Thursday, February 6, 2014

Google Settles Its European Antitrust Case

CLAIRE CAIN MILLER and MARK SCOTT says Google has agreed to a settlement with European competition regulators that leaves the company with a few bruises, yet victorious over all — and would end half a decade of wrangles with antitrust authorities across the globe.

Under the settlement, which awaits formal approval by the European Commission, Google agreed to the harshest penalties it has yet received in an antitrust inquiry anywhere. But it escaped a fine and a finding of wrongdoing. And it protected its crown jewel — its secret algorithm — from oversight by regulators, and avoided a court battle or potential consequences like a $5 billion fine or a ruling to make major changes to its company structure or its products.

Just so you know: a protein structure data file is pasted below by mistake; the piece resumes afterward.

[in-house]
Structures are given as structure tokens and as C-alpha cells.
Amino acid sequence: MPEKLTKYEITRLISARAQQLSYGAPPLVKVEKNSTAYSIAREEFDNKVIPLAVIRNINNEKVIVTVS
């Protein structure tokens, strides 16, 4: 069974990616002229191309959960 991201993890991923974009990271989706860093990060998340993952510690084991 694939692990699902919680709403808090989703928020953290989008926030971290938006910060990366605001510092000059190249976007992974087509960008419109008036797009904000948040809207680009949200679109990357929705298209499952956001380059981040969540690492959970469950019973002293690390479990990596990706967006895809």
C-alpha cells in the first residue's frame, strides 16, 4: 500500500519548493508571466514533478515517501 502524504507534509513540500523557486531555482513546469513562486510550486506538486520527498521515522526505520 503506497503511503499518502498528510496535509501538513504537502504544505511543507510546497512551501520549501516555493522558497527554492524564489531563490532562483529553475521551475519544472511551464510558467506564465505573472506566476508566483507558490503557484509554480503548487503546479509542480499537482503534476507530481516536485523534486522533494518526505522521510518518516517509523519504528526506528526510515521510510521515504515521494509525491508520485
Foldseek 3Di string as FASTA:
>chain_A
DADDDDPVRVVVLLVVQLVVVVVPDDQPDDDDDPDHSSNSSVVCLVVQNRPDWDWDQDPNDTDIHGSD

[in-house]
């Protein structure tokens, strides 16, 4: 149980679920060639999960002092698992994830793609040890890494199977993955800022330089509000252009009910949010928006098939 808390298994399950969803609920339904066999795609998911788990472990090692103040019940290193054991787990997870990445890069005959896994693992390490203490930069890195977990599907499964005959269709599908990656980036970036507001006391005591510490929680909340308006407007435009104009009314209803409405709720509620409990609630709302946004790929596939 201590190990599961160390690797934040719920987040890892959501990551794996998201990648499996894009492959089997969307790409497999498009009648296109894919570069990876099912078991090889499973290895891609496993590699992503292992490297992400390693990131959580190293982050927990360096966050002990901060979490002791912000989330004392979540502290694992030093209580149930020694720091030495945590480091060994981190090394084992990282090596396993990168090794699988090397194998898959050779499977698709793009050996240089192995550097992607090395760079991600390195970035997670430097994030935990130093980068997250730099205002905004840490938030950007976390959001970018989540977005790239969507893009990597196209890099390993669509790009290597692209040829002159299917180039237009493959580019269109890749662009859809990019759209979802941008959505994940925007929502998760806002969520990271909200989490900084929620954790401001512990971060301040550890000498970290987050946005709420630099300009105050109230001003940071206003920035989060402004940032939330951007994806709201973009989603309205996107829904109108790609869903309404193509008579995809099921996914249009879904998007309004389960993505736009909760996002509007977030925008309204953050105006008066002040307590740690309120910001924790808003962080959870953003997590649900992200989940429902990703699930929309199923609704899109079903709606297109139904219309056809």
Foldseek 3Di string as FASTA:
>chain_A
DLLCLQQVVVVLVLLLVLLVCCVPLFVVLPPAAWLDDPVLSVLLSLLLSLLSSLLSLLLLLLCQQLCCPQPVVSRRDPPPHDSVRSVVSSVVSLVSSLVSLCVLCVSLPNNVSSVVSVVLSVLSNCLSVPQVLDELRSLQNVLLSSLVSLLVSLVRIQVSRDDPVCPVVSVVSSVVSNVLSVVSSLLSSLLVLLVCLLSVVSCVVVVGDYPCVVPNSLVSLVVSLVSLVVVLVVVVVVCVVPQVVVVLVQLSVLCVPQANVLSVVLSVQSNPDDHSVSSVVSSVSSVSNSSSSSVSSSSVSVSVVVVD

The changes Google agreed to did little to satisfy the competitors whose formal complaints prompted the inquiry by European antitrust regulators. The investigation focused on whether Google abused its dominant position in the European search market, where it has about 90 percent market share, versus two-thirds in the United States.

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